Microsoft to drop price of Windows 8 licenses 70% for low-end devices, report says
In a bid to stave off competition in the low-end tablet and notebook market, Microsoft will be reducing what it charges device manufacturers for its Windows 8.1 licenses, according to a Friday Bloomberg report that references anonymous sources. For devices that retail for less than $250, the cost of a Windows 8.1 install will drop from $50 to $15, with no restrictions on the type or size of the hardware, Bloomberg reports.
It’s a move that could inspire manufacturers to make super-low-end Windows tablets, but might have even greater impact in the notebook space, where manufacturers are moving toward sub-$250 Chromebooks running Google’s free Chrome OS. Take, for example, Samsung’s Chromebook 3, which retails for $230. If that machine were running Windows, a huge chunk of its build-out costs would be going to Microsoft—and the notebook probably wouldn’t cost price-conscious consumers just $230.
Windows 8 is selling poorly relative to Windows 7, with some 200 million licenses sold since Windows 8 was released in October 2012. For comparison’s sake, Windows 7 sold 240 million licenses within its first year.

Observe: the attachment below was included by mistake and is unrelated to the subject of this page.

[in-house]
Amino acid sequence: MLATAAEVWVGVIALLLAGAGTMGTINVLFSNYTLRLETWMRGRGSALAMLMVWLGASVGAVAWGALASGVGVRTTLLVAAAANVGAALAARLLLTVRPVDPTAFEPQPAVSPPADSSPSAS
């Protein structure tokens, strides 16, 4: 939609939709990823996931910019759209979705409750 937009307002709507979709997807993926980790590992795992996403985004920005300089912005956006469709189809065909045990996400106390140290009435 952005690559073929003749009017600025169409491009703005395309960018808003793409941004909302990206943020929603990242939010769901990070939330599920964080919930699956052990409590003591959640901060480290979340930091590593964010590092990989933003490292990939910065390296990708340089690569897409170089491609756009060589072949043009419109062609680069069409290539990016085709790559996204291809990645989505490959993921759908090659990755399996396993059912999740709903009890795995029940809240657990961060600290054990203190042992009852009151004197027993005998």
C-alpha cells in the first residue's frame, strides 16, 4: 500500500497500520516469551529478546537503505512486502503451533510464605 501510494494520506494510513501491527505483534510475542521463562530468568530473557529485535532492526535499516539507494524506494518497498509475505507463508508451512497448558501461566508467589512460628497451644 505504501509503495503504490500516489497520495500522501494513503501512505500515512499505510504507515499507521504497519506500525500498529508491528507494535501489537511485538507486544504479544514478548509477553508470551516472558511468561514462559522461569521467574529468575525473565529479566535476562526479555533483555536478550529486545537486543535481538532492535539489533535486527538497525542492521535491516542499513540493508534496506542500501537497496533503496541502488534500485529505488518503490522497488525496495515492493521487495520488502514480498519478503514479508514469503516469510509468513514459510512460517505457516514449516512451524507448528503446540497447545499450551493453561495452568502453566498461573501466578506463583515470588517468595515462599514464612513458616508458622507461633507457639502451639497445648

Obviously, the traditional PC market is losing a battle of relevance to tablets. The public’s poor reaction to the Windows 8 interface doesn’t help. Nor does the dearth of rock-star-caliber apps in Microsoft’s Windows Store. But the currently high pricing of Windows 8 only impedes Microsoft’s efforts to place Windows in inexpensive, commodity-caliber devices. Successful sub-$250 Android tablets tell us there’s a market of interested consumers who don’t want to spend $299 on an iPad mini.
On Friday, The Verge reported that the 70 percent price reduction is part of larger revision of licensing policy, according to anonymous sources familiar with Microsoft’s plans. The most intriguing change: Microsoft would automatically boot Windows to its desktop on non-touchscreen hardware.
Score another win for traditional PC users. Microsoft is clearly getting the message.